2015/10/22

Guest Post: You Have to Spend Money to Make Money

Reader anonme's comment on my recent posts deserves a platform, so I'm lending it mine. Take it away, anonme.
You've actually covered all three points so I'm kind of surprised they weren't in the original post. I know we have talked about these points at least twice here in the comments.
But yeah, as we've discussed, these seem like effective ways to lift yourselves out of the reader's personal slush pile.
As much as I'd love to work with Baen, after a great deal of study, I've decided I don't want to wait 9-10 months to be rejected, when I could get a out in front of an audience at the push of a button (And then get rejected) So yeah, based on your, Daddy Warpig's, and other evangelism, I've decided to go the indie publishing route (and though I don't chime in as much as a should, your posts have been invaluable).
As for the topic on hand:
When people use covers clearly cobbled together in photoshop from stock photos, having a professionally done cover will make YOURS stand out. Especially if you are doing a SF or Fantasy book. People want to see the spaceships, and robots, and all the other things your book might contain. Even in the digital storefronts, it's the picture on the cover people will first see. And like you said, this sad current trend of publishers to use boring covers with a picture of an obscure thing on solid color background might actually help an indie book with a good cover stand out. I have some experience 3D modeling, so I could probably cobble together workable cover, but I've decided to go with hiring an artist. I have an buddy from my college days I'm going to try to commission when my book is finished, but if that doesn't work out, like you said, I'll try to grab someone from deviantart or other art websites.
As for editing I definitely agree it's necessary, though it does seem to be the most daunting service to find a good one. Like you've said before in these comments, the best bet seems to be trying to find one in your personal network first, and then branching out. Though for an introvert like me, that sounds like it's going to be a challenge (I've decided not to worry too much about finding an editor until after I've finished my first draft, and did my second draft, so I've still got a while).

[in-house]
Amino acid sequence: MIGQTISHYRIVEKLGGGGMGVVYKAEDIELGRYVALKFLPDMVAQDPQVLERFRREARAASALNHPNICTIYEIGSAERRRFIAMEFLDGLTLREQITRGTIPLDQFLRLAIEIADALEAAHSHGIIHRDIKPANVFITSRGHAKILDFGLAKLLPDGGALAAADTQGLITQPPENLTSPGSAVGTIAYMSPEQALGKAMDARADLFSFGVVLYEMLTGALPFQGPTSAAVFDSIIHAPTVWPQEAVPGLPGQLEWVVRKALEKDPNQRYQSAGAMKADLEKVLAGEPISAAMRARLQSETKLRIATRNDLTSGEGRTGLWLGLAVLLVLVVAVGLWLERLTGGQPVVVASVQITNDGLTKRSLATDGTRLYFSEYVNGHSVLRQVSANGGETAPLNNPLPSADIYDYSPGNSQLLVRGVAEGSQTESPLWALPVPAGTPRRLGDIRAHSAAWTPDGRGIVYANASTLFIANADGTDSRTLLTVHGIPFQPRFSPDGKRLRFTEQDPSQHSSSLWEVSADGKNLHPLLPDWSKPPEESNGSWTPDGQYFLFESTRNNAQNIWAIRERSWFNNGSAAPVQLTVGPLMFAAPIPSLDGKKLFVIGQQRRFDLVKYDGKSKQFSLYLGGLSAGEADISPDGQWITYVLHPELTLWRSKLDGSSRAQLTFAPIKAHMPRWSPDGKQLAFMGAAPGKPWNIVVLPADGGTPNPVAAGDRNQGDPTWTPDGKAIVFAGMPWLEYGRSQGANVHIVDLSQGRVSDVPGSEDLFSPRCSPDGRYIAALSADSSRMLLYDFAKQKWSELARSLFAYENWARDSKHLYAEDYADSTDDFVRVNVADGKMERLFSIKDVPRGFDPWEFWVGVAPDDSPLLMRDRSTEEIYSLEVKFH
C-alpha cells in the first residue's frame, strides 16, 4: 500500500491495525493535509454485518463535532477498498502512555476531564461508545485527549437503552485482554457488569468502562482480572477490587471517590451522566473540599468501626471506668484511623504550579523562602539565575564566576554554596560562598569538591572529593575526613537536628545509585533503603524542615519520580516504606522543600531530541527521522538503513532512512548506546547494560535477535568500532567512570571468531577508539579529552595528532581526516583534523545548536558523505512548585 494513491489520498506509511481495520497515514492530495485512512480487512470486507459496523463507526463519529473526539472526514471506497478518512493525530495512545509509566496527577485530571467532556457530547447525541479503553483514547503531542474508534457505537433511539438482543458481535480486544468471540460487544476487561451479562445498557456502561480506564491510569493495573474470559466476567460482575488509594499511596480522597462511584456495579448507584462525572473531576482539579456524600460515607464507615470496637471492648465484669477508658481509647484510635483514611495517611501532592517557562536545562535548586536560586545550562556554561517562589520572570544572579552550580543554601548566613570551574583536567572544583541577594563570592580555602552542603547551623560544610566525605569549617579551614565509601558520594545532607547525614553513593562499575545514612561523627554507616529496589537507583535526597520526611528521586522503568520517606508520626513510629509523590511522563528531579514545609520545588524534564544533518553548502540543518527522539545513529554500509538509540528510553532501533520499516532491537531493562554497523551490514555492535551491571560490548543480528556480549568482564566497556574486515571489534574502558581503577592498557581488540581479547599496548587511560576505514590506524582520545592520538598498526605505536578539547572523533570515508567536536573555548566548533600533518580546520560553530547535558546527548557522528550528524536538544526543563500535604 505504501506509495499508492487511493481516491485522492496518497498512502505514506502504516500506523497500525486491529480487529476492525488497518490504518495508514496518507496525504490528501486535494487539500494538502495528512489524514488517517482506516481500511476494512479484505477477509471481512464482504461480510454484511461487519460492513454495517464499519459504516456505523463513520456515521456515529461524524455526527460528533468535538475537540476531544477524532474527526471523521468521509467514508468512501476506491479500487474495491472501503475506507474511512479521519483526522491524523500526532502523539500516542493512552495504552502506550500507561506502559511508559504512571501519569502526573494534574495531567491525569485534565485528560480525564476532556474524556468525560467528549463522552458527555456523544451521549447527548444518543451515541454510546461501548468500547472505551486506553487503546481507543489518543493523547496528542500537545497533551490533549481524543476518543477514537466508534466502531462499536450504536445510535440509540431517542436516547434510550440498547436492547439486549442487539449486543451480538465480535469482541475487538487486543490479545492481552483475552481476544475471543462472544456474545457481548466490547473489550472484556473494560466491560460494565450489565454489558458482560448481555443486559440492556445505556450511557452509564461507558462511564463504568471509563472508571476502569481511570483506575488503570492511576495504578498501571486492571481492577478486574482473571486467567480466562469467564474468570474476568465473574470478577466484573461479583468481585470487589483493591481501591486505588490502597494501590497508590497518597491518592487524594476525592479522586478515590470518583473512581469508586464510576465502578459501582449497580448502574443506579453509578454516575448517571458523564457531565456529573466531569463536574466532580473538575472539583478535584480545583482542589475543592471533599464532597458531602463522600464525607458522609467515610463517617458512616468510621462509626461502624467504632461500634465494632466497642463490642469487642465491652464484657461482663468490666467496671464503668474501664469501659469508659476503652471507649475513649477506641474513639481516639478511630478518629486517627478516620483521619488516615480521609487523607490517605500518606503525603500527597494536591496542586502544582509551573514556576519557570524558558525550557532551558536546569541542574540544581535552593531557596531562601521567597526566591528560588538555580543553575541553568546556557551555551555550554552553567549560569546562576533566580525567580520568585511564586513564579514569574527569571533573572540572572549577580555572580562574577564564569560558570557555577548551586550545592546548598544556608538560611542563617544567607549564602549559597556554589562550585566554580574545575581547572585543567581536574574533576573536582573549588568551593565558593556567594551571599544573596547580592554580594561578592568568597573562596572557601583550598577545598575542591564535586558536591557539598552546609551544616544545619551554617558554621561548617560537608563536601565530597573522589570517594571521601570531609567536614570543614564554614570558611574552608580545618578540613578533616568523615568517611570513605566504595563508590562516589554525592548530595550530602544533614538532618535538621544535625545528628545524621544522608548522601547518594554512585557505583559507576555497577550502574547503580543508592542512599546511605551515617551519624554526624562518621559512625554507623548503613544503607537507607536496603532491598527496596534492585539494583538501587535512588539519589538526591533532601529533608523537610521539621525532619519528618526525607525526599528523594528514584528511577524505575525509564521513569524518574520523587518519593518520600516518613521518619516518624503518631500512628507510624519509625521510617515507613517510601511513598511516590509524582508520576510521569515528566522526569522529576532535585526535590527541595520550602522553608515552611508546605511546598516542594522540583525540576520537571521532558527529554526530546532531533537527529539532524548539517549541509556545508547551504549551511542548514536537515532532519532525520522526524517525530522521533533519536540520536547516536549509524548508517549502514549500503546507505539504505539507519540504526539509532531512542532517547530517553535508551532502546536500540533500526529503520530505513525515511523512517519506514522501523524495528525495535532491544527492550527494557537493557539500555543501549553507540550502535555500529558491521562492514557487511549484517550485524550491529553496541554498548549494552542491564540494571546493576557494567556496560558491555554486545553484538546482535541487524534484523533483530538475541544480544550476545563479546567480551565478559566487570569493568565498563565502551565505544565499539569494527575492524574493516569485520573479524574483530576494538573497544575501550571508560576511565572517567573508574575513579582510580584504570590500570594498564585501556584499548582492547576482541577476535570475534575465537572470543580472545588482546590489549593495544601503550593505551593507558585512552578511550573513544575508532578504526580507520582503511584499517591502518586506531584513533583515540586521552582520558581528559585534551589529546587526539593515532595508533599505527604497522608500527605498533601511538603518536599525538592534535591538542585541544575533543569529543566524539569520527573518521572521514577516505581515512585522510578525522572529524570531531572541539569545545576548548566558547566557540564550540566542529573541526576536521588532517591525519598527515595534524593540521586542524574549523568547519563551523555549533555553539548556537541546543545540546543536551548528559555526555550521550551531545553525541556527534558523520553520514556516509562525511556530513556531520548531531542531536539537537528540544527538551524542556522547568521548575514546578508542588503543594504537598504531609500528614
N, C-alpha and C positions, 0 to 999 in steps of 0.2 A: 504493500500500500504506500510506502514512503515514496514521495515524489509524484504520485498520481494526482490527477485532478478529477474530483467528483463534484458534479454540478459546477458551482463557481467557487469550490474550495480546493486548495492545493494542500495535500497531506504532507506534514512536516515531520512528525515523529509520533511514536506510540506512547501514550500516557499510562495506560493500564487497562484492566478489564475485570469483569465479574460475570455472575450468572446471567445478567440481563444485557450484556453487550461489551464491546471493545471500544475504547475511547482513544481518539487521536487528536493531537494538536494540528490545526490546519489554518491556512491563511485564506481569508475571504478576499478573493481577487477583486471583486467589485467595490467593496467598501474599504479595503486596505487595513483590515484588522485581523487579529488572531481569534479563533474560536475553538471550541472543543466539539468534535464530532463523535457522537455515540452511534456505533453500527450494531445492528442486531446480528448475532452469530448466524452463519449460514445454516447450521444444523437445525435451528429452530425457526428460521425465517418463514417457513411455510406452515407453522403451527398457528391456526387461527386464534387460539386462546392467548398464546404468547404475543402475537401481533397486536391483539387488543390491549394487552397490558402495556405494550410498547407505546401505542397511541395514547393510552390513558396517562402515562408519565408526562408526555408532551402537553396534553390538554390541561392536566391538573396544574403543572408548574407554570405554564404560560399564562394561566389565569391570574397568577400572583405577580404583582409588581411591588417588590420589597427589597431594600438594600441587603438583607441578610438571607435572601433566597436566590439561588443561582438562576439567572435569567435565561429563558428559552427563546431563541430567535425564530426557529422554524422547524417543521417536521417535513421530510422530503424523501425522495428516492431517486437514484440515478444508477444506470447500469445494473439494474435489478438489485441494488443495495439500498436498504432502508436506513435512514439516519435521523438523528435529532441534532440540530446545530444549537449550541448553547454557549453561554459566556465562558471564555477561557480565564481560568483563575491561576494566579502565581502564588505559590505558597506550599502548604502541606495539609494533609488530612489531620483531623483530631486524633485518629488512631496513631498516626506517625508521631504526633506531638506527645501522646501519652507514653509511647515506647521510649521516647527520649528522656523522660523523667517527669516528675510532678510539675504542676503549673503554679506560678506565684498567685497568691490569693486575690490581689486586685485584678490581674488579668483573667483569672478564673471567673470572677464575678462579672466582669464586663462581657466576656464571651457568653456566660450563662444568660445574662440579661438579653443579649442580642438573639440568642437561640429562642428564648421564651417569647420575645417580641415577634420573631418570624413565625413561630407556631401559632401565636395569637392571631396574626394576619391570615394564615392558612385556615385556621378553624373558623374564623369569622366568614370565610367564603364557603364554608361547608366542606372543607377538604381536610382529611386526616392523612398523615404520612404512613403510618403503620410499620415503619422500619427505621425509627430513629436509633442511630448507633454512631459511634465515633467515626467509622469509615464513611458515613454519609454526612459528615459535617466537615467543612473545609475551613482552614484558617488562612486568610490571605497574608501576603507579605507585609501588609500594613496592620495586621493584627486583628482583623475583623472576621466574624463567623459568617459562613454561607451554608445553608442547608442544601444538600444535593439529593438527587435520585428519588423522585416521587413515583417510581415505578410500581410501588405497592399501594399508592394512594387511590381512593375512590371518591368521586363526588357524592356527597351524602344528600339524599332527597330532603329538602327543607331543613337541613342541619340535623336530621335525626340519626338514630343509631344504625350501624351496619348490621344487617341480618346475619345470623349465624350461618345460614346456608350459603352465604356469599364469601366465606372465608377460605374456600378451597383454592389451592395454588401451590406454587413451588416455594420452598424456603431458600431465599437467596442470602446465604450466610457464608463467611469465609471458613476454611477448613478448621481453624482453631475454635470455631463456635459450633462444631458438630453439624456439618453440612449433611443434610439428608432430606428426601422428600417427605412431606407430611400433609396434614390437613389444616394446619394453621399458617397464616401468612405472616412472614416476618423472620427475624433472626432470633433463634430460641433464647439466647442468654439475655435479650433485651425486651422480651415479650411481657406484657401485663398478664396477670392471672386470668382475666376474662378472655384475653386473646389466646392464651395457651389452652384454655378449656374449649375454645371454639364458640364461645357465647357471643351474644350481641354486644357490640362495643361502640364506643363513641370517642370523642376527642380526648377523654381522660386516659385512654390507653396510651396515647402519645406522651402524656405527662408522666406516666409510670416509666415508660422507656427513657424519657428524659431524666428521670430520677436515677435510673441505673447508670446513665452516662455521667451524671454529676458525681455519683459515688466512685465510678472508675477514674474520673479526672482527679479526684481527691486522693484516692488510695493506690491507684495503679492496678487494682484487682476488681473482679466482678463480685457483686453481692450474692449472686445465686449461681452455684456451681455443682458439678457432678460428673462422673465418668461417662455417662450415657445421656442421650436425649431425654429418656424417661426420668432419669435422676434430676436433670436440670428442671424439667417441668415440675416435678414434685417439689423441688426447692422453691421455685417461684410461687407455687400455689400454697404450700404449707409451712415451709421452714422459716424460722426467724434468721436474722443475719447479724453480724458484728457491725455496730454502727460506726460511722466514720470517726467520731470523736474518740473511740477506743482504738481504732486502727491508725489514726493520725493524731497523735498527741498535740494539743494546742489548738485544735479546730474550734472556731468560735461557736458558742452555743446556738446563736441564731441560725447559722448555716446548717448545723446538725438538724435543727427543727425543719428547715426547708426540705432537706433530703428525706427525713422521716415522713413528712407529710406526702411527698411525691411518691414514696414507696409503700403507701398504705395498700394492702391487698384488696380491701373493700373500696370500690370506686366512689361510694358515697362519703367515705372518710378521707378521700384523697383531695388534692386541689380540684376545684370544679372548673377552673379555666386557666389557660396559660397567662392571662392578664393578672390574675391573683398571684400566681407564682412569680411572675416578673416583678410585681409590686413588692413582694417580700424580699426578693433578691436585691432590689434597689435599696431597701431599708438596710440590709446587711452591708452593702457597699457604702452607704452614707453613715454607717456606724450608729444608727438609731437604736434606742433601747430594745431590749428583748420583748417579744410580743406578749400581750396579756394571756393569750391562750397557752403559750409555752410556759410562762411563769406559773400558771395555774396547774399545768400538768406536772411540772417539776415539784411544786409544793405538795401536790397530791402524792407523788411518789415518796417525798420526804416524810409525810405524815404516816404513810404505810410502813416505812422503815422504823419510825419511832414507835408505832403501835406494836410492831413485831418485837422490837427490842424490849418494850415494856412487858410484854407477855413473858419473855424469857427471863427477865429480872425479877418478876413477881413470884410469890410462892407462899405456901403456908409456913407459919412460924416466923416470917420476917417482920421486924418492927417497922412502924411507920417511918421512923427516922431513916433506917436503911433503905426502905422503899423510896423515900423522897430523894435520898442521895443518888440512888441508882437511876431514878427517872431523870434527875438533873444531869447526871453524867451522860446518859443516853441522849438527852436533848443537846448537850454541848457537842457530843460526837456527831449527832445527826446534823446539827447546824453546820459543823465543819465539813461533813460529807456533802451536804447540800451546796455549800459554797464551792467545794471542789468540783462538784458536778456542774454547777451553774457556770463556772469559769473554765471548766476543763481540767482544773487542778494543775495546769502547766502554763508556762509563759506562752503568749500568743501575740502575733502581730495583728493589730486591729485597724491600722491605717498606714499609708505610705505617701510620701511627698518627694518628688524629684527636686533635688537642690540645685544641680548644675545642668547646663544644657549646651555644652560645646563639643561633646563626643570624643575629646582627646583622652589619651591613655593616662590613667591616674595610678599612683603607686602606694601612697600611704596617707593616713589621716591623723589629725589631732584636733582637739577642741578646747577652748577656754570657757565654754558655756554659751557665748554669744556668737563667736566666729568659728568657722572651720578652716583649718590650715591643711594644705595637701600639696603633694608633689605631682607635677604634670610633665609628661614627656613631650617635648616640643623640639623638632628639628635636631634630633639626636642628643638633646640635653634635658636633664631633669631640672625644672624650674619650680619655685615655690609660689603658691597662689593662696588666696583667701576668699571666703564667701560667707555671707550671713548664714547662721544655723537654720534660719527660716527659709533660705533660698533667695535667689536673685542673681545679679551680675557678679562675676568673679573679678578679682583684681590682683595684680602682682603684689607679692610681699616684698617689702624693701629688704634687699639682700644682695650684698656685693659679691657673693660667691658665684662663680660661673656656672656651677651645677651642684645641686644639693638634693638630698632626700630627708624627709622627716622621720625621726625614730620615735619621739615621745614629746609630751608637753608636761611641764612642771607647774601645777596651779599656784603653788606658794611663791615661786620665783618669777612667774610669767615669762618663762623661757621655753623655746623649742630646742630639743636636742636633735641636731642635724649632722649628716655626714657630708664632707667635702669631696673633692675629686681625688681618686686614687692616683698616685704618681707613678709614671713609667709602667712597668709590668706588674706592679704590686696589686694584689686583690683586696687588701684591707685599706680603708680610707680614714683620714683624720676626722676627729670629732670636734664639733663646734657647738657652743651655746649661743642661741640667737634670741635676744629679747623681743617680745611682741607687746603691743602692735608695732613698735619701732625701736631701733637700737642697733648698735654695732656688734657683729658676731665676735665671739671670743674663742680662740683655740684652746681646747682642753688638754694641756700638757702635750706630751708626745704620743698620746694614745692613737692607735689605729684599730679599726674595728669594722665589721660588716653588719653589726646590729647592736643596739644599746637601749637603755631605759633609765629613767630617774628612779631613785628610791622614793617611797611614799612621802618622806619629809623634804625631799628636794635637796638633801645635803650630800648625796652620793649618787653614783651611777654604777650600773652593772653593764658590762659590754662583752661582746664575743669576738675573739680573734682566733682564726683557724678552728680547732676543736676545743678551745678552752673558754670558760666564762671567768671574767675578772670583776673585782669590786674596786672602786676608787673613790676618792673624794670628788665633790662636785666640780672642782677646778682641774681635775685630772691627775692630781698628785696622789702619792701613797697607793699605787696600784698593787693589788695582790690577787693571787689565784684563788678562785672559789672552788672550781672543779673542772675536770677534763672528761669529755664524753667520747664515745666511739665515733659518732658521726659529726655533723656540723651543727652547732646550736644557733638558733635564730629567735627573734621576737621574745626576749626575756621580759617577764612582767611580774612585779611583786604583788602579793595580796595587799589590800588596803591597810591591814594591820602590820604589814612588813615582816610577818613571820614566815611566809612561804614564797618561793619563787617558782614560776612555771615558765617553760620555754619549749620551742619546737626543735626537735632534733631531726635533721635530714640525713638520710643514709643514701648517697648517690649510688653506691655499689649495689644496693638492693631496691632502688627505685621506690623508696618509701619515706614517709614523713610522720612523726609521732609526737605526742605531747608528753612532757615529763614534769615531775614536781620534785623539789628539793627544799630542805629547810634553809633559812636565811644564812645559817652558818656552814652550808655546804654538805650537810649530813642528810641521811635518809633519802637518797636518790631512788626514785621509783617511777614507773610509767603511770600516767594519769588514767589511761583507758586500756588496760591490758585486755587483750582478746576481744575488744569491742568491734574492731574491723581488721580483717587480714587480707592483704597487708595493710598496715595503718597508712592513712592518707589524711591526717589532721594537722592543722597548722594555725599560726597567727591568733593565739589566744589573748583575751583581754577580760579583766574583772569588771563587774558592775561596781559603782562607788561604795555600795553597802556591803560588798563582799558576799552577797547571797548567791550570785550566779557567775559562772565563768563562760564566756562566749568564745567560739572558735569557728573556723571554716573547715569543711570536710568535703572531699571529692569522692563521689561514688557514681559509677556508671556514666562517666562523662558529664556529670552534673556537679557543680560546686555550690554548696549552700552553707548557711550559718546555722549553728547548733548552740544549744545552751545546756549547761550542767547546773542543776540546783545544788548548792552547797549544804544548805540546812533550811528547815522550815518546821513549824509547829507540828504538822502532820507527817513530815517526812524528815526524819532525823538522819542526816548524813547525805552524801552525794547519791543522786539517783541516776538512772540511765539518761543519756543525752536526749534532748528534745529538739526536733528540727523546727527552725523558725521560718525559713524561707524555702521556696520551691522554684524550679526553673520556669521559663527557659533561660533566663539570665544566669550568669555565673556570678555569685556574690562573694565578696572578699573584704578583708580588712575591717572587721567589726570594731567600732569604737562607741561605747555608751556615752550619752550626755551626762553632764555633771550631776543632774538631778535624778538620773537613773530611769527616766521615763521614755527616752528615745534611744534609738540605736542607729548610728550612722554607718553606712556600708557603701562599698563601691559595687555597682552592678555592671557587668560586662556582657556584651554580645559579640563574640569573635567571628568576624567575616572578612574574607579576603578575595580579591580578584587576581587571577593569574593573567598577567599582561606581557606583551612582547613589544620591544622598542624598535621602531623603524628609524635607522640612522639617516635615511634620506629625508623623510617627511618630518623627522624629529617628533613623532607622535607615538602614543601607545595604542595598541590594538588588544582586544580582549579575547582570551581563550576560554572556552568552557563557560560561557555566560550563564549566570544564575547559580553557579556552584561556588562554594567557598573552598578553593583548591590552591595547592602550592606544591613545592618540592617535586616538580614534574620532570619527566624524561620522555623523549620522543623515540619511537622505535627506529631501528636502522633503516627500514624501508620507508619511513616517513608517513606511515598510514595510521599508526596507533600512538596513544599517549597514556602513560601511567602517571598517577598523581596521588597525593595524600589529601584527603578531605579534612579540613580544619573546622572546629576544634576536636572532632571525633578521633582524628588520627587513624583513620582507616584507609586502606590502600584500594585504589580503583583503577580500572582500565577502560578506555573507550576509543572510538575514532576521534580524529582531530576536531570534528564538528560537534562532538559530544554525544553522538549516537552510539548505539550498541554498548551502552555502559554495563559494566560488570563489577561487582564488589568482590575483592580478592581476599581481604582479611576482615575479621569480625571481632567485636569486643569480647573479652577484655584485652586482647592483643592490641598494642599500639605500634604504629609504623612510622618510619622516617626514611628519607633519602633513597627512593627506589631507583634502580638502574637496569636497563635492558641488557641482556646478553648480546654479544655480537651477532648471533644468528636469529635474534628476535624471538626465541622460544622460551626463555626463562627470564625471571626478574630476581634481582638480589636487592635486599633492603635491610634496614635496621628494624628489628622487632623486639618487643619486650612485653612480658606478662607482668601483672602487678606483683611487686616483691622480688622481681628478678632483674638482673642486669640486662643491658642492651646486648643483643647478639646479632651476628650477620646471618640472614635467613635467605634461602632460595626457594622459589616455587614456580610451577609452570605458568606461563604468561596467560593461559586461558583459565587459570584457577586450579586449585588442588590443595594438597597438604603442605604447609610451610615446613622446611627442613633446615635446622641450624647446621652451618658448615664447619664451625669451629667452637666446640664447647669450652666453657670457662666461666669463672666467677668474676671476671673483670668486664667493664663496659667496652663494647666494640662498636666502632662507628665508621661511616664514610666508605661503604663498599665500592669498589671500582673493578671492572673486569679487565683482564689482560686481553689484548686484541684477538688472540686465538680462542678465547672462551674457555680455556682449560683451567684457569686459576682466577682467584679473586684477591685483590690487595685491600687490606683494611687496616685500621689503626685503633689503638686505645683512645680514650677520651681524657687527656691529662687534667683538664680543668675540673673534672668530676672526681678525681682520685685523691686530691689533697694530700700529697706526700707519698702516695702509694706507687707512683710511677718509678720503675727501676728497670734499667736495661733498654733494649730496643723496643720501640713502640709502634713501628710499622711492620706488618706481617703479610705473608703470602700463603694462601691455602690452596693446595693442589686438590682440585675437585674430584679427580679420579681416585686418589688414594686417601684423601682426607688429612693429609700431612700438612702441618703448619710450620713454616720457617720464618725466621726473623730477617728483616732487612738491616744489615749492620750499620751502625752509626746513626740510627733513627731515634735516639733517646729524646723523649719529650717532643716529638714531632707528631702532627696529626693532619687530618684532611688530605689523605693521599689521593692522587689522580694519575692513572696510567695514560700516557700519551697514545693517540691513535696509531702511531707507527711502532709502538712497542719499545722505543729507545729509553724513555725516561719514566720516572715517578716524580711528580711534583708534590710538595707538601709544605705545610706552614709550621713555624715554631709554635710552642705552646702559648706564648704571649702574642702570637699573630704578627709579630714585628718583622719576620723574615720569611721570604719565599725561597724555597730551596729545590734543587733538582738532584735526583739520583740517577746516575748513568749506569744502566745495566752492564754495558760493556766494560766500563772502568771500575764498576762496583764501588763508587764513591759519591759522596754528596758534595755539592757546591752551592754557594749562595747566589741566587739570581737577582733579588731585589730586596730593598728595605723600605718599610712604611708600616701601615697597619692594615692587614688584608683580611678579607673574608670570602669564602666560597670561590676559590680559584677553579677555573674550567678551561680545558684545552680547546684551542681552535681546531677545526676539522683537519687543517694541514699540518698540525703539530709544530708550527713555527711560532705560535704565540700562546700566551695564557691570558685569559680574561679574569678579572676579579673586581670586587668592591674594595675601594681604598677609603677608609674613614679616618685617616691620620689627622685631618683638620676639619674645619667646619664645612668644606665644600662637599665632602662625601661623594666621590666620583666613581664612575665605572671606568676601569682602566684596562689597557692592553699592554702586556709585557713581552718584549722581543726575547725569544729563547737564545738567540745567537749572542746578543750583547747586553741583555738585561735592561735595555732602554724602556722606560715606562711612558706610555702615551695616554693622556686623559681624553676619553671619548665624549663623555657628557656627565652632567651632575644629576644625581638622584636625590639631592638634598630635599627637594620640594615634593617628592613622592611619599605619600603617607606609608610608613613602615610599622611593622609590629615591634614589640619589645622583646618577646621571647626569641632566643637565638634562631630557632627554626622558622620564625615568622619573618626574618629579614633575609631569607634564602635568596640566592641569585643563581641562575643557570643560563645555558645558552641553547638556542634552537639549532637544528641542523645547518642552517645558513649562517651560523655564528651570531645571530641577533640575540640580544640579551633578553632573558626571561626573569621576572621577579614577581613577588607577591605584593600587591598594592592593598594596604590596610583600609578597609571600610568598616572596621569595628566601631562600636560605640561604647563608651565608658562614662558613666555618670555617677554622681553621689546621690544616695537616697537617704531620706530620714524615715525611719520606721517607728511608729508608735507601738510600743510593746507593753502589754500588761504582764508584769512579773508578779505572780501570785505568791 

As for E-Formating, again another essential one. Similar to using WYSIWYG web design programs, automated programs just aren't going to get it right without hiccups. I've been debating this one since I've got some experience with HTML and CSS. But as said before some may not have time, and messing with code can be frustrating. Like Jeff said in his quote, it'll take research, skill and practice.
So now to get down to business, let's say you have to hire for all three:
Prices for commissions on deviant art vary wildly so I'm going to spitball a composite based on the various artists I've visited. Generally artists charge a lower amount for sketches and single characters and higher amounts for something more complicated so I'd wager for a cover you'd be looking at around $70 to $250.
For editing a figure you gave was around $500 to $2000 so I'll go with that.
For E-book formatting the lowball bid I've seen is $50, and for the high bid, Guido Henkel charges $150 for book less than 150K words and $250 for a format for create space, so I'm going to go with $400.
So first time author is going to be looking at $625 to $2650 out of pocket expenses. (Again, all spitball figures, and nothing to be taken as fact for any other aspiring writers lurking Brian's blog). That's a lot of skin to put into the game, but Jeff's quote work well here, as does "you have to spend money to make money".
My comments: It's good to know that aspiring authors are getting some use out of this blog. If you're one of them, pay attention to anonme's words. That's what doing your homework looks like. His figures are pretty accurate, in my experience. But don't let them intimidate you. My total editing, art design, and formatting costs for Nethereal came in under his low end number.

To clarify, "How to Know if You're Ready to Self-Publish" is a personal inventory of skills and resources. "Non-Negotiables of Indie Publishing" lists three indispensable elements of publishing. The former will give indie authors a leg up, but won't spell ruin if they're lacking and can be learned as you go. The latter are essential to success. When I started, I would've answered "no" to more than one question in the first post. I made sure to have my act together in terms of the second.

2 comments:

  1. Neat! I'm going have to start posting under my real name eventually (got to do that soft sell marketing.) But I'm proud to have my first guest post.

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  2. If I can benefit someone else while effectively taking a day off, then that's a good day.

    ReplyDelete